(AINA) -- The Assyrian population of Hassakah, Syria is leaving the region because of threats from the Islamic State of Syria and Iraq (ISIS), according to a report by the Adnkronos News Agency (AKI). Citing an official from the Assyrian Democratic Organization (ADO), AKI reports that the Christian Assyrian residents are abandoning their lands and homes because of fear that what happened in Mosul, Iraq will happen here.
Electric and water service in Hassakah is now severely limited and security is precarious, with kidnappings occurring on a daily basis.
According to the ADO official, ISIS's attempt to capture the city is a threat to the Assyrians, Arabs, Kurds and Yazidis, who have lived in the city for generations. Hassakah is also a rich cultural and archaeological area, with many Assyrian sites. The images of ISIS destroying cultural sites in Mosul has cast a shadow of fear over the city's population, particularly Assyrians. ISIS has already destroyed ancient Assyrian monuments and sites in other parts of Syria (AINA 2014-05-17).
The residents of Hassakah are urging the international community to take action against ISIS, which threatens the city, with its diverse ethnic and religious population and cultural heritage.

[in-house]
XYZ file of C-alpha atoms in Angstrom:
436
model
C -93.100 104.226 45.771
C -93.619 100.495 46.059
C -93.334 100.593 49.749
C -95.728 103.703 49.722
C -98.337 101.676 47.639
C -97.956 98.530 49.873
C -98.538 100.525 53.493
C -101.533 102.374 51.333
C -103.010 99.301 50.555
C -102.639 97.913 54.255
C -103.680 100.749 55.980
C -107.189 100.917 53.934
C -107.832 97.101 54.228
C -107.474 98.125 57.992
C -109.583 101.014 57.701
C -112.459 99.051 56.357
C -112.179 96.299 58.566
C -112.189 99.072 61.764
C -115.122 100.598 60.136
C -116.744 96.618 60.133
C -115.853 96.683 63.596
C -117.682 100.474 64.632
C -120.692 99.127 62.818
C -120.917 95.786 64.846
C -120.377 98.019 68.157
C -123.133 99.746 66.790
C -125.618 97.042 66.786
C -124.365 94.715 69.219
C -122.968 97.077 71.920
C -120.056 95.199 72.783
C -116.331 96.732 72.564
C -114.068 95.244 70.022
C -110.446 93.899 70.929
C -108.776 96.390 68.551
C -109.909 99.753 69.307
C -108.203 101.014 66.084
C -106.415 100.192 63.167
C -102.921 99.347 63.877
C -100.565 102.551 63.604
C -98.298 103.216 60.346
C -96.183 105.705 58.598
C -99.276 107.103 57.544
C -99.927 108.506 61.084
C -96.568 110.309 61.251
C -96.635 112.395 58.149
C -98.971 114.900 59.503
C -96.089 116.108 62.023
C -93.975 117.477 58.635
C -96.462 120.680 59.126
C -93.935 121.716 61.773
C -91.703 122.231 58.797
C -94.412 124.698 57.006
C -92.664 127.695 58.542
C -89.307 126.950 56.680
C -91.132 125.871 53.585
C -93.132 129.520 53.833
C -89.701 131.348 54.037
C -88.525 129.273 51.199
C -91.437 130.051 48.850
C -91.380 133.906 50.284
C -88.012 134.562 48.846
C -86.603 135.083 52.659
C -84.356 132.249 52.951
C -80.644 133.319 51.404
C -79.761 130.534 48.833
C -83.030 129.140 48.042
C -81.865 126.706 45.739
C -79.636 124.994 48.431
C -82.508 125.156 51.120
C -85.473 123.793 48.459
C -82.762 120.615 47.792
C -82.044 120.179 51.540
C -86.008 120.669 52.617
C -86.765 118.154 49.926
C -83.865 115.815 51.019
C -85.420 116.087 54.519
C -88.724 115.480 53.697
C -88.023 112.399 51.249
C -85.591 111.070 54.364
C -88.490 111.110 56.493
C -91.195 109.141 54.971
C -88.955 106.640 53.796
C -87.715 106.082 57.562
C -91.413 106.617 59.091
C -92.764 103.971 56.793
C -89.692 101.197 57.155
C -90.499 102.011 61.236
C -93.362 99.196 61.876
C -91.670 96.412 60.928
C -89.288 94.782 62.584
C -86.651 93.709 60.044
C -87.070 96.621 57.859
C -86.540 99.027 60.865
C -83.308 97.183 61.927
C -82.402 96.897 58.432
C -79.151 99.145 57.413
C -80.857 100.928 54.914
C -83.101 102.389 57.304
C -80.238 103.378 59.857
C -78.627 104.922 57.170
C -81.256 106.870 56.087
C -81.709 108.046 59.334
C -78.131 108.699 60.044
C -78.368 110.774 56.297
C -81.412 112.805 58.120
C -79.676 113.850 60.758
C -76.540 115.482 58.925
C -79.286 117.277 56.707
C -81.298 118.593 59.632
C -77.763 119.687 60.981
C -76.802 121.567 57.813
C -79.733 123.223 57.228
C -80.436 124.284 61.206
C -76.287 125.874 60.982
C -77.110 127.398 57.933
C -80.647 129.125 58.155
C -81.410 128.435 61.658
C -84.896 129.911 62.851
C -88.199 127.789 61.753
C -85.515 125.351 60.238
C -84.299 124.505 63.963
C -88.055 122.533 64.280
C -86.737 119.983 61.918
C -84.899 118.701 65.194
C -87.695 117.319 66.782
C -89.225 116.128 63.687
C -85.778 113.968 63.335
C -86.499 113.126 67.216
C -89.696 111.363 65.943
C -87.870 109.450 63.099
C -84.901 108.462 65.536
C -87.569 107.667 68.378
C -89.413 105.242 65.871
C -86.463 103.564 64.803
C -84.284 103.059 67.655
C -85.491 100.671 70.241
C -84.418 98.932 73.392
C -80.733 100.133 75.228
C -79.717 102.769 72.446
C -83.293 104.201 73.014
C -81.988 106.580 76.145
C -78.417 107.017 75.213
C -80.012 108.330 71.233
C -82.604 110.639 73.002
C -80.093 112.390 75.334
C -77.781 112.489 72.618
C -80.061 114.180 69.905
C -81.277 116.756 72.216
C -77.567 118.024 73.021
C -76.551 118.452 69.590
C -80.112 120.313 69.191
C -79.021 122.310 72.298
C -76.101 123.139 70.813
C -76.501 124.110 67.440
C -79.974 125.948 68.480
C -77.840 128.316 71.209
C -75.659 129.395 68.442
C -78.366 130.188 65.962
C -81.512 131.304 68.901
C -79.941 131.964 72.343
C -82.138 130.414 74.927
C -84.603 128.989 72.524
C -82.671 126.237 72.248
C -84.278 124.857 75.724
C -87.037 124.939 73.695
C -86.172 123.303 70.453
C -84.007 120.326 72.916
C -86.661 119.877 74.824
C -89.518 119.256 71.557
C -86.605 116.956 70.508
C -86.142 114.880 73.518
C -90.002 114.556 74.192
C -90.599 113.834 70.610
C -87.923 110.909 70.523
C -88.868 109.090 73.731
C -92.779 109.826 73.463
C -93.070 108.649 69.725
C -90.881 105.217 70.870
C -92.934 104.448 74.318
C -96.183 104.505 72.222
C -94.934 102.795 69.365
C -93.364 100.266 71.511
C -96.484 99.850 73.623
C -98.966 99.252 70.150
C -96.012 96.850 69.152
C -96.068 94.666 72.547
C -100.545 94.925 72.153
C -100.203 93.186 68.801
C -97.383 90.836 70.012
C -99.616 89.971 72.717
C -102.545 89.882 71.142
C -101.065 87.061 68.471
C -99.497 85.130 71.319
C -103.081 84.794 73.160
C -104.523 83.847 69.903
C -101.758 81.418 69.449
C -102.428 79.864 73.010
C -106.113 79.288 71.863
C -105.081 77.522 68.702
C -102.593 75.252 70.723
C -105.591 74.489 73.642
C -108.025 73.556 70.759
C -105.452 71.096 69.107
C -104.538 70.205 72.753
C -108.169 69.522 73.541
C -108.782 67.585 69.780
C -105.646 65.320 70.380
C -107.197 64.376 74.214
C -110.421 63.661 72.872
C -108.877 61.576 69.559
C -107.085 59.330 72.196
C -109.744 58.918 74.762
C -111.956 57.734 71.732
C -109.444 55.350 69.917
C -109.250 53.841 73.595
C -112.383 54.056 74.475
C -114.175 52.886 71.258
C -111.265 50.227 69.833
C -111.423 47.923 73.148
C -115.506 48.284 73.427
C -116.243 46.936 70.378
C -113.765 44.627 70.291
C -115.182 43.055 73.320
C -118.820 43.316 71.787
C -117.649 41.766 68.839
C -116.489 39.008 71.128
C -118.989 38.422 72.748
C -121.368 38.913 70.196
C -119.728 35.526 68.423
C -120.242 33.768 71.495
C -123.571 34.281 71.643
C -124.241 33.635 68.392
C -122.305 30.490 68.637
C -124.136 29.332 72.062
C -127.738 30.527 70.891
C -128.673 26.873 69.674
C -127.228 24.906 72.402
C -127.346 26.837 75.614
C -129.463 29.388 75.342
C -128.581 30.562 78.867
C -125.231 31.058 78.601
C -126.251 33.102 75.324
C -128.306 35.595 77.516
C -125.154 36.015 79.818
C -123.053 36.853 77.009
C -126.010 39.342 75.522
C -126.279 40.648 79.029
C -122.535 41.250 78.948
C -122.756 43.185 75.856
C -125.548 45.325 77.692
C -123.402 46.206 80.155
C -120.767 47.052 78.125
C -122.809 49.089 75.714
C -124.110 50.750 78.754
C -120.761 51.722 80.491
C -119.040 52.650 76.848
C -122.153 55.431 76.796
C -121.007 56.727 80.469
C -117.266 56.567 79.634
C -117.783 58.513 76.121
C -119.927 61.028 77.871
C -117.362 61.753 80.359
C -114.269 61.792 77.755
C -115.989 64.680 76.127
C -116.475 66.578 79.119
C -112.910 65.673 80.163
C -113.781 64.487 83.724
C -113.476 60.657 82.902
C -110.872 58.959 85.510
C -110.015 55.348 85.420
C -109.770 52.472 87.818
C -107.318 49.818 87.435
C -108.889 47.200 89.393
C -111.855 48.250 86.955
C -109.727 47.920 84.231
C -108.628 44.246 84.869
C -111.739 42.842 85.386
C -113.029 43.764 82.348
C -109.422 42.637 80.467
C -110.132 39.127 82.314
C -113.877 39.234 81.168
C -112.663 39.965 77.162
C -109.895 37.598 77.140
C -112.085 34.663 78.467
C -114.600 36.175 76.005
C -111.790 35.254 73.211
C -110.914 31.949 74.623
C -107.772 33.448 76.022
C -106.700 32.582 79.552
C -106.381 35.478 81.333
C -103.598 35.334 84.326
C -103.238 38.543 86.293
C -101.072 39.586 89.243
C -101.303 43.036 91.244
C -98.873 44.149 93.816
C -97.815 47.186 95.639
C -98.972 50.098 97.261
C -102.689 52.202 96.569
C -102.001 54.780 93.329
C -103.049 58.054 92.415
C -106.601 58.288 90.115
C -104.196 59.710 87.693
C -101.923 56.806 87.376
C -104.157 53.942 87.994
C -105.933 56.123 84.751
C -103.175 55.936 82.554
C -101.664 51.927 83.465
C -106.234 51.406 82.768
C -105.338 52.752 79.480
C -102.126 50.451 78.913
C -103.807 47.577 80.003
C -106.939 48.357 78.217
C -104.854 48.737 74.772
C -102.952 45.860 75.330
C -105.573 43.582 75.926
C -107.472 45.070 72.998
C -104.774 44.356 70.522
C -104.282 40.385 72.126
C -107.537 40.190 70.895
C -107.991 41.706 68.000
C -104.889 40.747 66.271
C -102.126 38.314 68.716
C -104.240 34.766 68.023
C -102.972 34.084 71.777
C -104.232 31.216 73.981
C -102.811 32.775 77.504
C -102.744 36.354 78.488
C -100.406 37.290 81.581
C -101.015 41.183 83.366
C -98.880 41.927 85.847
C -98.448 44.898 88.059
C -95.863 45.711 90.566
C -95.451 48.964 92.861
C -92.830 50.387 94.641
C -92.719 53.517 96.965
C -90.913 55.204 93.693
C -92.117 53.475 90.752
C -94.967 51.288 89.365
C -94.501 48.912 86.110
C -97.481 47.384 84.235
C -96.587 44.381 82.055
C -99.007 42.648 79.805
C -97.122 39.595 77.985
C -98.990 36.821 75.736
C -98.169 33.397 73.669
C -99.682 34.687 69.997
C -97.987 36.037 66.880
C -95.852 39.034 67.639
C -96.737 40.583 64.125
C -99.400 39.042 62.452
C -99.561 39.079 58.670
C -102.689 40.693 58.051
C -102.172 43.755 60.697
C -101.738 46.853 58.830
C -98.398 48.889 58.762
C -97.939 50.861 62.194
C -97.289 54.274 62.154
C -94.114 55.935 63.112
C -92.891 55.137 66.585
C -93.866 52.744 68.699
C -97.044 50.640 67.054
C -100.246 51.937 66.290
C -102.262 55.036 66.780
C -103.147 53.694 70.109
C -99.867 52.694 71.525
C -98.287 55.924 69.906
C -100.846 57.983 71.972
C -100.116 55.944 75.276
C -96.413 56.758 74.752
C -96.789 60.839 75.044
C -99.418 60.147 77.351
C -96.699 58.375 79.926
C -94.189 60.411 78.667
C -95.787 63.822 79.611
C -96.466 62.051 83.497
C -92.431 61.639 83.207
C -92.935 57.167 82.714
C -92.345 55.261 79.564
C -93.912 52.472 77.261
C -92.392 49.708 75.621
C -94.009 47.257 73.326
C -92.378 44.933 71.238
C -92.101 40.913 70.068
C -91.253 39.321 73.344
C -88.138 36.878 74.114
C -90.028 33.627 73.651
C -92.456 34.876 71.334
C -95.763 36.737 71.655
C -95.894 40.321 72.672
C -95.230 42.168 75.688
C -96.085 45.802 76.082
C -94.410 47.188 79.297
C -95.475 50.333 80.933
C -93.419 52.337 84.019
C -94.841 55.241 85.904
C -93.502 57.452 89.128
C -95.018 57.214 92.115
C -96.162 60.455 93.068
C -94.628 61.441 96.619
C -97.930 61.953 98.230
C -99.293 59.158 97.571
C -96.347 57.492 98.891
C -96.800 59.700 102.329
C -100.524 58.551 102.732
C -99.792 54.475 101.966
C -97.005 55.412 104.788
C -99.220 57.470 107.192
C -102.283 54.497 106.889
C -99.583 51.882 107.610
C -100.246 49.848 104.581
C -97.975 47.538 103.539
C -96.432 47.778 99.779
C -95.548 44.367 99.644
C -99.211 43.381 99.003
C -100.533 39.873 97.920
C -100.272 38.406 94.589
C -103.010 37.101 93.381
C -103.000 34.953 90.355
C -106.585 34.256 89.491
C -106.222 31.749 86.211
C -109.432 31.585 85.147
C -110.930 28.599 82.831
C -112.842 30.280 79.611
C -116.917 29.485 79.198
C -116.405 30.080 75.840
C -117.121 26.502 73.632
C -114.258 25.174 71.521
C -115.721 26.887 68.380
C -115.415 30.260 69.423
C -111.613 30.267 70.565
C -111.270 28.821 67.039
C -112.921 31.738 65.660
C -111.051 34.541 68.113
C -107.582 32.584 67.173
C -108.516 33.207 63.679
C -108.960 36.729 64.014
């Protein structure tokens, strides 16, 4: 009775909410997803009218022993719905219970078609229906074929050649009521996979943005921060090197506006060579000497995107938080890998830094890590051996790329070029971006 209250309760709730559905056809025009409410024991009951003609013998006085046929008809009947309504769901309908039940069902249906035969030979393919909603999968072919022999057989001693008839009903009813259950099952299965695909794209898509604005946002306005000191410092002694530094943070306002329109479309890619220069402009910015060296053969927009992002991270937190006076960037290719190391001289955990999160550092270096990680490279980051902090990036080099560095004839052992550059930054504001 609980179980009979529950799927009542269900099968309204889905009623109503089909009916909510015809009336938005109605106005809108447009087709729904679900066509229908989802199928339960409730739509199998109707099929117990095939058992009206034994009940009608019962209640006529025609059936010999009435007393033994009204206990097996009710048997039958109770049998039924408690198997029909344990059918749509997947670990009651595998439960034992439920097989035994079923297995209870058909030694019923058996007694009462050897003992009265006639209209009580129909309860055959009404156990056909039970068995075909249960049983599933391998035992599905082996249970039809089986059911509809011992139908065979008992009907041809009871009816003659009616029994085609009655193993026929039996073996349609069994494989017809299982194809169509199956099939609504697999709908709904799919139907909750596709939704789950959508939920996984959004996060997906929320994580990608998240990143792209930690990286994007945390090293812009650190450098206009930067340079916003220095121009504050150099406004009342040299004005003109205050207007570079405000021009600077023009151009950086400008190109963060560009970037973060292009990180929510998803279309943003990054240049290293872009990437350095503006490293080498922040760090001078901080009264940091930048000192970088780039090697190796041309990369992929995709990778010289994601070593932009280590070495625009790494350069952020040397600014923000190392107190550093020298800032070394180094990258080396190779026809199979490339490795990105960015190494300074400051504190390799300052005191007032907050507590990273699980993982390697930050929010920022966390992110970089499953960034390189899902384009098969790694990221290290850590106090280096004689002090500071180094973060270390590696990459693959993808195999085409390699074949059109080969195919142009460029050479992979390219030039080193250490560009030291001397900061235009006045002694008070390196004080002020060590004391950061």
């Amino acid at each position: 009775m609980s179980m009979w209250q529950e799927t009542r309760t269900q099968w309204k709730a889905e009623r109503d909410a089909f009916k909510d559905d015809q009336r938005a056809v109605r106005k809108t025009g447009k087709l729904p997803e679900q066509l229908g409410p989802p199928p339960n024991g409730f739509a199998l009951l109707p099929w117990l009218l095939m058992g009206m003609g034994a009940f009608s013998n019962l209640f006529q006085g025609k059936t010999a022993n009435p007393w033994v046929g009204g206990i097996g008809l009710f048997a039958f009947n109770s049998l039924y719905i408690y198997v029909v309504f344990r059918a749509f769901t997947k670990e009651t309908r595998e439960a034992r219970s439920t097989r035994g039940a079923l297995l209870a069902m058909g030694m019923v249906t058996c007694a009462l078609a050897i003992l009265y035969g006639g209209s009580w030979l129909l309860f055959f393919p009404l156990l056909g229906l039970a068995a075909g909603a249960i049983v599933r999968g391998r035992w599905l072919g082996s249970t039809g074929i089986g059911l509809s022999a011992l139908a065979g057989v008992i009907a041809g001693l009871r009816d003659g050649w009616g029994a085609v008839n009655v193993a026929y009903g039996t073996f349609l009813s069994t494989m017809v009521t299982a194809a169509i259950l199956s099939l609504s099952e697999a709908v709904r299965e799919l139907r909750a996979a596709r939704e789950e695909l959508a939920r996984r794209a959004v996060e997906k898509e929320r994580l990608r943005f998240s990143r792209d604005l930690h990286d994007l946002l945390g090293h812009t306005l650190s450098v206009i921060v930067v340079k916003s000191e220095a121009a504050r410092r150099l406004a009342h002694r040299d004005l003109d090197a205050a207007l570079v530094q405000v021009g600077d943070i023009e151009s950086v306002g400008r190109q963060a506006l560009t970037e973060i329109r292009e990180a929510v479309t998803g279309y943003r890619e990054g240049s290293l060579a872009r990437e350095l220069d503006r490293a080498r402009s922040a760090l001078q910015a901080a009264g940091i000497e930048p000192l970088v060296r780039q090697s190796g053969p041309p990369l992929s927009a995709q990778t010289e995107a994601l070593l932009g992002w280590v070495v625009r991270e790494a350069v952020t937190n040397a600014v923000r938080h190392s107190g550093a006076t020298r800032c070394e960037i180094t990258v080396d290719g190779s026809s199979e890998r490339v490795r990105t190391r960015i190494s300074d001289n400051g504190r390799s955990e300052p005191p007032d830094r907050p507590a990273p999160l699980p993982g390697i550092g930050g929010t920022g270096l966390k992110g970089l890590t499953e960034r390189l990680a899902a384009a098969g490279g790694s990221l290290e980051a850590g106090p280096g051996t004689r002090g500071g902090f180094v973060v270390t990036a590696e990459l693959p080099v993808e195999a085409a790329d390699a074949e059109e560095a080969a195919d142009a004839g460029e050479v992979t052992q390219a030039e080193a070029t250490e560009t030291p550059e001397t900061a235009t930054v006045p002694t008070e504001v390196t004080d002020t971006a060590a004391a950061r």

Muslims have targeted Assyrians in Syria on several occasions. On February 11, 2013 rebel fighters from the al-Nusra Front took control of al-Thawrah (also known as al-Tabqah) and its strategic dam, the largest of its kind in the country. They also seized control of the three quarters that housed dam workers - many of whom were Christian Assyrians. Whilst they allowed the dam's original staff to remain in the city in order to continue its operation, management and upkeep, those who were not Sunni Muslim were not afforded the same privilege (AINA 2013-08-04).
"Everything is now in Jabhat al-Nusra's hands," complained one Assyrian refugee, "All the Muslims stayed there, but if any Assyrians want to go back they have to become Muslim or else they will be killed."
Assyrians reported their property being stolen, their homes being confiscated, and their possessions being sold on the black market in order to buy weapons and ammunition. In many of these cases, those forcefully dispossessed were not even allowed the chance to take with them any of their personal belongings.
On July 27, 2013 the Assyrian village of Tel Hormizd was attacked. Fifty Arab Muslims on motorcycles entered the village and began a shooting rampage. According to residents, the Muslims fired indiscriminately, wounding two Assyrians. The Assyrians repelled the attack by shooting at the Muslims. It is not known if any of the attackers was injured.
It was the third and largest attack on the village of Tel Hormizd in two months (AINA 2013-07-30).
On September 21, 2013 a 26 year-old Assyrian man, Ninar Odisho, was murdered in the afternoon in the city of Al-Thawra (al-Tabqah), where he had gone to safeguard his family's house and property. Mr. Odisho was with two Muslim friends when they were approached by Jihadist rebels, who questioned the three men at gun point. The rebels released his friends upon learning they were Muslim, then beat and bludgeoned Mr. Odisho to death (AINA 2013-09-23).